Josh Ellis is Executive Pastor at Springs Community Church in Colorado Springs and helped lead their congregation through Immerse: Messiah this past fall. It was déjà vu for Josh, who helped launch a similar initiative at Woodmen Valley Chapel in 2014. In my interview with Josh, we talked about both experiences, and why he thinks Immerse isn’t simply a church program, but represents a “new Reformation” for how the church should operate in the future.
What were the big takeaways at Woodmen Valley and Springs Community Church?
In both settings, we underestimated people’s appetite for reading the Bible in this fresh way. At Springs Community Church this fall we sold-out of our inventory three weeks in a row.
At Woodmen Valley we had a group of about 1,000 people who we identified as regular attenders but with no interest in any other church activities. We’d tried everything to get them into the mainstream. Nothing worked. But when we invited the whole congregation to an 8-week, book club experience for the New Testament, over 800 of the 1,000 non-participants joined a group. We were shocked! It completely reoriented the way we thought about them. They weren’t lazy—they were more likely bored and under-challenged.
At Springs Community Church, we had a group of veteran Bible readers who were initially not excited about reading a new-fangled Bible without chapters and verses. But within a couple of weeks, reports filtered back to our staff—life-long Bible readers “surprised” and “wowed” by their reading. 95% of the congregation participated in Immerse, including many who had no history with the Bible. At the end the reluctant veterans confessed, “We were wrong.”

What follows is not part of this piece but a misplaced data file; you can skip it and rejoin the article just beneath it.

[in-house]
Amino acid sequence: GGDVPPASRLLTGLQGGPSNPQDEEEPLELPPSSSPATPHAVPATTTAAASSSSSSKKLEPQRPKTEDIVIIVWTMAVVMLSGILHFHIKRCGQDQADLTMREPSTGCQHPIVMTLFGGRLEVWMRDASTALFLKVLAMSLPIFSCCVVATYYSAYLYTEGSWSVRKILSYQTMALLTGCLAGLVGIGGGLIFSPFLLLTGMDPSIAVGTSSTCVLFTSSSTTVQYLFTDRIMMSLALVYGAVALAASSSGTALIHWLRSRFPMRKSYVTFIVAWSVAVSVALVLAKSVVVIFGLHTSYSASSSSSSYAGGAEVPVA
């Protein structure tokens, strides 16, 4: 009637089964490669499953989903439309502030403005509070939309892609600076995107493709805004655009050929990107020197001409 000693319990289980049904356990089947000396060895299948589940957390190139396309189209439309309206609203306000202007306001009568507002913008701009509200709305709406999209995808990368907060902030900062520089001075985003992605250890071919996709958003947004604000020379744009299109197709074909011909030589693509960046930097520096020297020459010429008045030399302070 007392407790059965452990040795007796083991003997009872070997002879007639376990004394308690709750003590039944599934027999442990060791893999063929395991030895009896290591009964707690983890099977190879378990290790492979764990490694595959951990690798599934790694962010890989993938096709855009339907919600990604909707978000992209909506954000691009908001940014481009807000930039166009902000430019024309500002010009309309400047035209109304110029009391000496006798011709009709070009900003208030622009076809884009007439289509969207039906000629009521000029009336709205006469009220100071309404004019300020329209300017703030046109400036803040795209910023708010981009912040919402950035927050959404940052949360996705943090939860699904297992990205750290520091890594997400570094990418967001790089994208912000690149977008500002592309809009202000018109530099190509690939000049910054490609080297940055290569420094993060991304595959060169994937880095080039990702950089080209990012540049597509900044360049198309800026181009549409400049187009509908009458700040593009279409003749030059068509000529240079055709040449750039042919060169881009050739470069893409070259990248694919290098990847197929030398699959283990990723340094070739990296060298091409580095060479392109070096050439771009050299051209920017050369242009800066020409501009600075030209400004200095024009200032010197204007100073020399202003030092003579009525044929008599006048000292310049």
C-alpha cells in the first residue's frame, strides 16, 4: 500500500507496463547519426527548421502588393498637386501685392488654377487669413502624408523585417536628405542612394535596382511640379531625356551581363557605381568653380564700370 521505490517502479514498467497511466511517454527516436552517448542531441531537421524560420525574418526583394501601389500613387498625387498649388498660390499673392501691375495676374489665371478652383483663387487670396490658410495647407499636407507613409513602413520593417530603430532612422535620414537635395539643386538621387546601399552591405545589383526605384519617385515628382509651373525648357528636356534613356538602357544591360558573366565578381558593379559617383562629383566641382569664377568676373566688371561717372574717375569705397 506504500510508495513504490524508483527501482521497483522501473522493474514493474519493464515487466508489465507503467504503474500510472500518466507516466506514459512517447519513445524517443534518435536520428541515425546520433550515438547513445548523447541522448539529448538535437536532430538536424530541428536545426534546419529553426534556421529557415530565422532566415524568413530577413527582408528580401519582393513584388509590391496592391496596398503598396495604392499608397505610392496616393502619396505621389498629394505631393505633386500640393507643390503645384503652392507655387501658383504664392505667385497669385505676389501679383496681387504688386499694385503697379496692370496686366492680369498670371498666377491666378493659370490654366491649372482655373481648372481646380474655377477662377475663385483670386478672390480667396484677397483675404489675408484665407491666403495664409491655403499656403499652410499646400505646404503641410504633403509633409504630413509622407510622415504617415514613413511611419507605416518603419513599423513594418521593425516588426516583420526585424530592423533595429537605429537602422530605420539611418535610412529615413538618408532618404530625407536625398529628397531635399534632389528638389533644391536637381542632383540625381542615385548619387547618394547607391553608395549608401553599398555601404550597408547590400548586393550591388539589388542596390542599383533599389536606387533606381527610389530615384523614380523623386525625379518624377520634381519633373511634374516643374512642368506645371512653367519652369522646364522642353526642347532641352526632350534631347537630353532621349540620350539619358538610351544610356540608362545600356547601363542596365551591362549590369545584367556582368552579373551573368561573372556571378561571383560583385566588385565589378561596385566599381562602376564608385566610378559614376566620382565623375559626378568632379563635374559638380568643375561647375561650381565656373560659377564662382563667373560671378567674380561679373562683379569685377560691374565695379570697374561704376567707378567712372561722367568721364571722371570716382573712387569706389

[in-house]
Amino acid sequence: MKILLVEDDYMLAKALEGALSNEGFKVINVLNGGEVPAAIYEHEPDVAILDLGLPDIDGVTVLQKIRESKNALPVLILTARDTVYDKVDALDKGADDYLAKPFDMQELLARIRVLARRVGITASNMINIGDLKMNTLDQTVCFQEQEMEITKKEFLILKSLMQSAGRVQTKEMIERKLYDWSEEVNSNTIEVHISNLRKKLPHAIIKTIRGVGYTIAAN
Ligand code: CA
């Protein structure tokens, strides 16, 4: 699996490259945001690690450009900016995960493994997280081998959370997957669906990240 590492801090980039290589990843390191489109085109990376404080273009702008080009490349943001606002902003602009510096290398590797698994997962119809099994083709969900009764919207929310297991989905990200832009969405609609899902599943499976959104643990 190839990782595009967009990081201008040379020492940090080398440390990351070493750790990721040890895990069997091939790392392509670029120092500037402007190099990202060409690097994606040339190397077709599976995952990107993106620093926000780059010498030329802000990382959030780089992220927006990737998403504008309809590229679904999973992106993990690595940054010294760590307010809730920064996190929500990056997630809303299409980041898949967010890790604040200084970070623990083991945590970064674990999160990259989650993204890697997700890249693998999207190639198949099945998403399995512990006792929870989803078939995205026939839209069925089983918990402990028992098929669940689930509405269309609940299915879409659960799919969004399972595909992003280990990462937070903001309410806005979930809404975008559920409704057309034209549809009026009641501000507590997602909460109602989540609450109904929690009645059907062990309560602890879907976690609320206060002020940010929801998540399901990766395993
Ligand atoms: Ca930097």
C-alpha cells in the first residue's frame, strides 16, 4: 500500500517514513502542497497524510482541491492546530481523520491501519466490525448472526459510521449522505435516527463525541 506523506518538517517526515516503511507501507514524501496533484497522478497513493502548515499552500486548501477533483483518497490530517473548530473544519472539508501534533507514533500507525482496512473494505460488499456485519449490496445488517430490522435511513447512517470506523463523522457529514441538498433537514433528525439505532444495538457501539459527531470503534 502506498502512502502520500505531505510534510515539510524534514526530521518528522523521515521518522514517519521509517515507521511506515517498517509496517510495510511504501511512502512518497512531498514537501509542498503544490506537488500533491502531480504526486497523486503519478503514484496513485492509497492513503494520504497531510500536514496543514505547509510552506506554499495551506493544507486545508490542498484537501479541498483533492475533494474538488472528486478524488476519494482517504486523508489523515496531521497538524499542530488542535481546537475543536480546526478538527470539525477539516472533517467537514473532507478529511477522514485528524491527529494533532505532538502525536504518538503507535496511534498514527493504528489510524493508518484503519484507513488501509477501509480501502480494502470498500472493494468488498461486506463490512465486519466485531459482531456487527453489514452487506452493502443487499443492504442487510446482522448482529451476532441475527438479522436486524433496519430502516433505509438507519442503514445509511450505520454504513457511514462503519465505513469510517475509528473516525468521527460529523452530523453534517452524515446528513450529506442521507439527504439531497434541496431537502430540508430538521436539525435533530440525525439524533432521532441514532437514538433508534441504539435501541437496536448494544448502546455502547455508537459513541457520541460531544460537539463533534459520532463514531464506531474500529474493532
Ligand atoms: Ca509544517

How has this front row seat to two pretty remarkable experiences impacted you?
In my heart of hearts, I’ve come to believe the church is poised for a new Reformation. I think of the emergence of jazz music in the late 19th and early 20th centuries. Musical styles hadn’t changed much for hundreds of years. Then jazz came along with more freedom, the band working together to create harmonies, without a single conductor. Immerse in its unadulterated form allows the story to flow more freely from the text. When the church comes together to read, there’s a partnership between the pulpit and the pew. Theology isn’t just academic work. Immerse is really giving the Bible back to the people.
What are the challenges once a church finishes an eight-week Immerse experience?
At Springs Community we have work to do to keep people from falling back into their old Bible reading habits. I suspect that’s true of other churches as well. So between our Immerse campaigns, I’ve piloted a Sunday morning group that follows the Immerse DNA. We read larger sections, ask open-ended questions, and always seek to understand context.
Is there anything else you’d like to say?
In my mind I can imagine what might happen if this way of reading catches on. Think of what might happen in a city if churches came together to read this way. I don’t think a new Reformation is hyperbole.